It’s the last Wednesday in February already. Yes, already. And to bring a little brightness into the reality that this year is just flying by faster than I wish it to, here’s our Featured Author Douglas Jaffe with post on the Chinese language. You know, the one with all the squiggly lines that caused my one and only “D” on a report card. Ever. 😉
The Chinese Language – Making Sense of the Characters
When I first started studying Mandarin Chinese back in the mid-90s, there was an almost mystical quality to the language. As a Caucasian with no exposure to Chinese culture, examining a Chinese character for the first time was akin to reading hieroglyphics. I had already accepted the reality of my poor handwriting and limited drawing ability, so diving into a new language that required these skills was not going to be easy.
There are different methods for learning to read and pronounce Chinese characters. You can rely on pinyin, which is a system by which characters are turned into Latin script and Westerners can pronounce them in a familiar form. There is also a phonetic system commonly called Bopomofo, which is often used in Taiwan and has a set of simple characters that can be put together to approximate the various sounds and tones of the language.
Students of Chinese will be familiar with these systems and no doubt remember the hours spent trying to learn this difficult language. As a novice in Taiwan when I started studying, I remember spending the first six months struggling to make any progress. Within the safety of the classroom, I would be able to follow my teacher, but interesting, if I went on the street and a stranger asked me something – a question I’d heard dozens of times from my teacher – my brain would literally freeze up. I’m not sure why, but the fact it came from someone else, in a different voice, would completely throw me for a loop and I could not answer.
The turning point came roughly six months after I’d started studying. I woke up one day and while I was still a beginner, I’d gained the ability to learn. The language was no longer so alien and the grammar and structure, no longer so unwieldy. More importantly, I could engage in a simple chat with someone outside the classroom. I’d still easily lose track of the conversation or stare vacantly when new words were introduced, but I could now pick out the few things I did understand or get the gist of the exchange, without getting barreled over from the moment a word was directed at me!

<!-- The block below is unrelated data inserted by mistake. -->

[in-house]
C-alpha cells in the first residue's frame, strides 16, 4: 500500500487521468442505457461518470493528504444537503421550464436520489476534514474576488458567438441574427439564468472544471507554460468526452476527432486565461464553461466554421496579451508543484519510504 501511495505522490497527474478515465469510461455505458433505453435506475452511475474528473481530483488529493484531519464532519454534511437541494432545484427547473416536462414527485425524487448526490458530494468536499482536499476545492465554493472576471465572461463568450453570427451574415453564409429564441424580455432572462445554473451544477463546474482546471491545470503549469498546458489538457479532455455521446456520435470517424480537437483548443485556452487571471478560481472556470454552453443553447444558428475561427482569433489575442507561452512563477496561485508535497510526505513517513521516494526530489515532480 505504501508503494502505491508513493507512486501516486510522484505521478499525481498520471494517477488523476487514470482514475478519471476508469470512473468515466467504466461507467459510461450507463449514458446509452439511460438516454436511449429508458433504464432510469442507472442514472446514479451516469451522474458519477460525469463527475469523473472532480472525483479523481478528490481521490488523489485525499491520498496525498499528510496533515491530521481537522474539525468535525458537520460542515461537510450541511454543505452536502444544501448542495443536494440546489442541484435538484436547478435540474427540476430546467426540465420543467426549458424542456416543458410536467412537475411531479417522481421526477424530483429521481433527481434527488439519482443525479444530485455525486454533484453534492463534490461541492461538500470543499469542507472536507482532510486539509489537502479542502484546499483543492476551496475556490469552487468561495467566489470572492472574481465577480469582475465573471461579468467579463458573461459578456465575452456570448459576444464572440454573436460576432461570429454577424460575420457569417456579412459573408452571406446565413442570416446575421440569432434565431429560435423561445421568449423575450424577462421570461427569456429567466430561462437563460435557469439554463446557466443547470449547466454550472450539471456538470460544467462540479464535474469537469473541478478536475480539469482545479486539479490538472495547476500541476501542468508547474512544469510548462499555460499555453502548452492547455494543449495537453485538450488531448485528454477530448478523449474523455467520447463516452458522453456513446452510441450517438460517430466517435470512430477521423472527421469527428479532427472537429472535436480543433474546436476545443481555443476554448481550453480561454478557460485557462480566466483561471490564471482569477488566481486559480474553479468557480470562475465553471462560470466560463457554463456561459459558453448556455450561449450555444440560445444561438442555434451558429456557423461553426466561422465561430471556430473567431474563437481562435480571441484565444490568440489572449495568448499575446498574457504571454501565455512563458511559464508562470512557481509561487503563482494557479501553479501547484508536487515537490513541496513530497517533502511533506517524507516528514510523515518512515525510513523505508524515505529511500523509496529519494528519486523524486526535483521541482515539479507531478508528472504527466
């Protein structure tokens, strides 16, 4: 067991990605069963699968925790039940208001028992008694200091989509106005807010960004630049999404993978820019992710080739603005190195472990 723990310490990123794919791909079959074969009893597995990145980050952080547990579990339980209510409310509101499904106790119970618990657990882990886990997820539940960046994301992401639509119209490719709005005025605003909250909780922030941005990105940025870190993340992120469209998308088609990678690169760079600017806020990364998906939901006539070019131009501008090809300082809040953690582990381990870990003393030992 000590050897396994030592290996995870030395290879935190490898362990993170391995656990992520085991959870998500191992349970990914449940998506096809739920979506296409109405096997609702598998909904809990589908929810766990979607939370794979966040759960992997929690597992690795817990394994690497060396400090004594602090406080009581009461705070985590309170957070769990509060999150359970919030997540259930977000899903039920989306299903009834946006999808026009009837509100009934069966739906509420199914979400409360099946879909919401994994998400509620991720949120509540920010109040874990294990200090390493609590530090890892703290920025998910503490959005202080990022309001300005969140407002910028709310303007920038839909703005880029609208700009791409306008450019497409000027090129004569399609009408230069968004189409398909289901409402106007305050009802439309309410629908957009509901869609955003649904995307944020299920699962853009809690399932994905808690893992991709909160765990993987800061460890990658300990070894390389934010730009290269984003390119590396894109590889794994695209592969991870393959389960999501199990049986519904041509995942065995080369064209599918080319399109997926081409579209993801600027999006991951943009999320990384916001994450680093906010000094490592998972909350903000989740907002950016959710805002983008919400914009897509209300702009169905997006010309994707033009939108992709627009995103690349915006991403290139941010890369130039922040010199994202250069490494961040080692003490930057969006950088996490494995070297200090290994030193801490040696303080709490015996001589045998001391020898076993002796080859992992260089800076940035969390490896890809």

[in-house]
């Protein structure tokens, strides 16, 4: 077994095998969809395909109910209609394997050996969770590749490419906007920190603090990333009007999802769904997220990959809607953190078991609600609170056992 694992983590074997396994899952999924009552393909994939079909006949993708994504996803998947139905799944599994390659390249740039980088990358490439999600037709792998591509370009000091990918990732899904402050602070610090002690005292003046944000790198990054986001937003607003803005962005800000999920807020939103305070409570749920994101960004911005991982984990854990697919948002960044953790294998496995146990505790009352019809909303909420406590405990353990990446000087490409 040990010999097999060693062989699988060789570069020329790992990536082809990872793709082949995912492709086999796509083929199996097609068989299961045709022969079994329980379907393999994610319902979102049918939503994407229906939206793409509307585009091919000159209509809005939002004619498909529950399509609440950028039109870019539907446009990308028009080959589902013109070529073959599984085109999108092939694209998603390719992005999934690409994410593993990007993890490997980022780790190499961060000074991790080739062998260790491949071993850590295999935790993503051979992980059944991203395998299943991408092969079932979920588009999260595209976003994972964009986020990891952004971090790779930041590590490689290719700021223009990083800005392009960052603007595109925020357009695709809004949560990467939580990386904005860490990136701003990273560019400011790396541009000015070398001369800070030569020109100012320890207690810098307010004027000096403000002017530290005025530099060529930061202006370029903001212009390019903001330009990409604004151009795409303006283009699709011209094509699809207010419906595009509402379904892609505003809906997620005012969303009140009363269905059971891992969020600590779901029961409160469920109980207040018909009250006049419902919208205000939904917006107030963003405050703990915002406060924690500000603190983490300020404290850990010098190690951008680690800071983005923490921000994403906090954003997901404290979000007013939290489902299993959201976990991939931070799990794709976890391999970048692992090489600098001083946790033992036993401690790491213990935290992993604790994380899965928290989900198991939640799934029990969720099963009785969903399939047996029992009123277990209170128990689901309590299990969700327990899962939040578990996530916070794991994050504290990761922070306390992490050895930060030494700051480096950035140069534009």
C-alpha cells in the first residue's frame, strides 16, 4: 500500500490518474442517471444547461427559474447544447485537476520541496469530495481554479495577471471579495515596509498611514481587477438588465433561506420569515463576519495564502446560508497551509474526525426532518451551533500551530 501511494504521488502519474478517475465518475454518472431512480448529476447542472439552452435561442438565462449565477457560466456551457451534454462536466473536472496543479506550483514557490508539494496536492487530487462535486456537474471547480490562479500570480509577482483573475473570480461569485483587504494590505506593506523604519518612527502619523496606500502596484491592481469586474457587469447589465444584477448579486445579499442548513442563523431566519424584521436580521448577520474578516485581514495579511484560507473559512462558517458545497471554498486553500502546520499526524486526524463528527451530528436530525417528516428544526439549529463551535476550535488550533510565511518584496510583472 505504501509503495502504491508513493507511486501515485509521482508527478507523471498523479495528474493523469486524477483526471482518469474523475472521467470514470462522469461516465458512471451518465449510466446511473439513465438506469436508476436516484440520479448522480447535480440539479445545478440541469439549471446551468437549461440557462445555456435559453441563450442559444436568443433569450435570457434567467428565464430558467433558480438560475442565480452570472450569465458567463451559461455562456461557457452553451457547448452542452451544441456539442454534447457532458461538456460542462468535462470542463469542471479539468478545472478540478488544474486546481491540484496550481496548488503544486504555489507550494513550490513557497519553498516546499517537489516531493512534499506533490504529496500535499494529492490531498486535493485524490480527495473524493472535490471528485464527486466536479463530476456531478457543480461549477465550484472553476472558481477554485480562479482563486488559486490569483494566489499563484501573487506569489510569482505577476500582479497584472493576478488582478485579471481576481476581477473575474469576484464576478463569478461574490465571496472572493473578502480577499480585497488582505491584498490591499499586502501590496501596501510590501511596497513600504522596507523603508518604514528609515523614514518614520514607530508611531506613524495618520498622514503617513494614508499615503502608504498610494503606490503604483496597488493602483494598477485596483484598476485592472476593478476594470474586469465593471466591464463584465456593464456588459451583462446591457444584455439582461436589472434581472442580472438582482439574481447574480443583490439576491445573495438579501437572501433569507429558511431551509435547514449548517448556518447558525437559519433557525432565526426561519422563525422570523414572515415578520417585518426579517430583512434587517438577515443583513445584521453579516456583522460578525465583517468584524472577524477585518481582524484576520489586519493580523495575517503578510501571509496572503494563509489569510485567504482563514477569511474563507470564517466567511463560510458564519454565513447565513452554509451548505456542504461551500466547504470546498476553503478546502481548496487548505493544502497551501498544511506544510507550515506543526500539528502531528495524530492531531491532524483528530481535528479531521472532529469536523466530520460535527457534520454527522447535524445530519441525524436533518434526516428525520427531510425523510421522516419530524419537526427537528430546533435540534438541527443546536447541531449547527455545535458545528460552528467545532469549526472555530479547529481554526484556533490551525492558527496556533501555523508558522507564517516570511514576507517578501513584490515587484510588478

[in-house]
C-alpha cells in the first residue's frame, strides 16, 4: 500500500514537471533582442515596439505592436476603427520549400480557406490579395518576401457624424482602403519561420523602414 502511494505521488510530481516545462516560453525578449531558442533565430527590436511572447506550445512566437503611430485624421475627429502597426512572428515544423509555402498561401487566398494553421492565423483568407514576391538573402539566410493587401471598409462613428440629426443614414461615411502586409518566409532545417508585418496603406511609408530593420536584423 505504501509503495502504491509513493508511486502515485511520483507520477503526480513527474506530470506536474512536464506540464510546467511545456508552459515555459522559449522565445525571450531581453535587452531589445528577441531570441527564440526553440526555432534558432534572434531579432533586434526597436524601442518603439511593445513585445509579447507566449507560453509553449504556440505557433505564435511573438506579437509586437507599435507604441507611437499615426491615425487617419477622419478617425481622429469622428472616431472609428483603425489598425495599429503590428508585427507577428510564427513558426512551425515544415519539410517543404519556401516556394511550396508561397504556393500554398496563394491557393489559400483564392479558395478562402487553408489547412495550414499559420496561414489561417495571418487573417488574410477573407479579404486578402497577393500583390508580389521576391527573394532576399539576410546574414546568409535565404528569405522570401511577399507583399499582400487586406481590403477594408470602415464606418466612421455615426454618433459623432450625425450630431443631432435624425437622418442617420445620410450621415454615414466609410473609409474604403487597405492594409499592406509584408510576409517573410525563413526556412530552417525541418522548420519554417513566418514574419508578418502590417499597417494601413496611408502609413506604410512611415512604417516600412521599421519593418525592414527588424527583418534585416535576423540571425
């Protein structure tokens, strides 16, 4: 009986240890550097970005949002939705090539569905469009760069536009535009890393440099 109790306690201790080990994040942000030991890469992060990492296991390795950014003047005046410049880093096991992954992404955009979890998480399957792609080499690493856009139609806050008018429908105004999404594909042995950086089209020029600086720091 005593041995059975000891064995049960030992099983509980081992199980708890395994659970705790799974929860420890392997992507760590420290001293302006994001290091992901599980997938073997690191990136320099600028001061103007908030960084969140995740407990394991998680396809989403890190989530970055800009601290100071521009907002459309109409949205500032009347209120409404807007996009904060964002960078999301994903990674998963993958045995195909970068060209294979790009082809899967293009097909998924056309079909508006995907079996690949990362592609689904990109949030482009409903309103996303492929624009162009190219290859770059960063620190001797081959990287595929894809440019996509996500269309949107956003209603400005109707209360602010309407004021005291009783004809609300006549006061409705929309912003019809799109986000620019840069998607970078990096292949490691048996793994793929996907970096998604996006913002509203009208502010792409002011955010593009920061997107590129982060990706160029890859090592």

Many years later, I still take a private lesson once a week and still get an absolute kick out of learning a new character. The novelty of learning Chinese has never worn off, and I look fondly back to my student days, especially the time spent in Beijing where I did a year of intensive language study. One memory is especially vivid.
In our little language center library, I remember getting the biggest, oldest dictionary I could find. It was an enormous tome filled with over 50,000 classical characters. Today, perhaps 5,000 or so characters are used in written communication so most of those in the book had long since passed from common usage. They were historical relics carrying inside them the accumulated history of thousands of years of Chinese society. Characters are impressive things, but like all historic relics, they must be remembered to remain relevant.
You can look up a Chinese character you don’t know in a few different ways, but one of the most common is to use the number of strokes. My intention that day, however, was not to look up a specific word. What I wanted to do was find the most complicated character in Chinese history. This search brought me to the giant old dictionary and I recall flipping to the back. I was surprised to find the end result of my search was a monster of a character with 64 strokes. To understand a stroke, think about drawing a capital “E”. In Chinese, you would draw the top bar first from left to right, followed by a downward stroke for the left-hand spine and then you would fill in the middle bar and finally end with the bottom, remembering to go from left to right. In total, it would take four strokes to make the “E”. The monster character was 16 times more complicated.
It was comprised of four dragon characters stacked in a square formation. A single Chinese dragon character required 16 strokes and an untrained eye could make out the extended snout and the curved, serpent-like body from the written completed character. The 64-stroke character had four of these beasts and its definition, which should hardly surprise anyone, meant “really loud”.
The character is not in use today, as far as I know, but I love the idea of that ornate, regal character sitting idly in China’s history waiting to be looked up by a new generation of curious students. It brings to mind an image of four tiny, joyful little dragons flying in tight formation above my head, roaring in unison, exalting in their freedom from the cramped pages of that old dictionary.
For those who are interested, here is the traditional character for dragon. In pinyin, it is pronounced Long (2); with the number indicating it has a 2nd tone. Note this is just a single dragon, so imagine four of these put together!
How did you know this was one of my favorite Chinese characters? Really? There’s just something about dragons that call out to me. And it’s not just the fire-breathing, or the (probably) ear-splitting loudness, rather it’s how graceful they must be. Yes, I’m nuts. But I’m so fascinated I’ve been considering adding the image on the right as body art. Maybe it’s time to stop considering and start acting? 😉
But enough about me. Thank you so very much, Doug, for visiting this month! I enjoyed your sense of humor and your guest posts, and I wish you all the best with Chasing Dragons, which I promise to review as soon as I’ve uncovered myself from under my day job.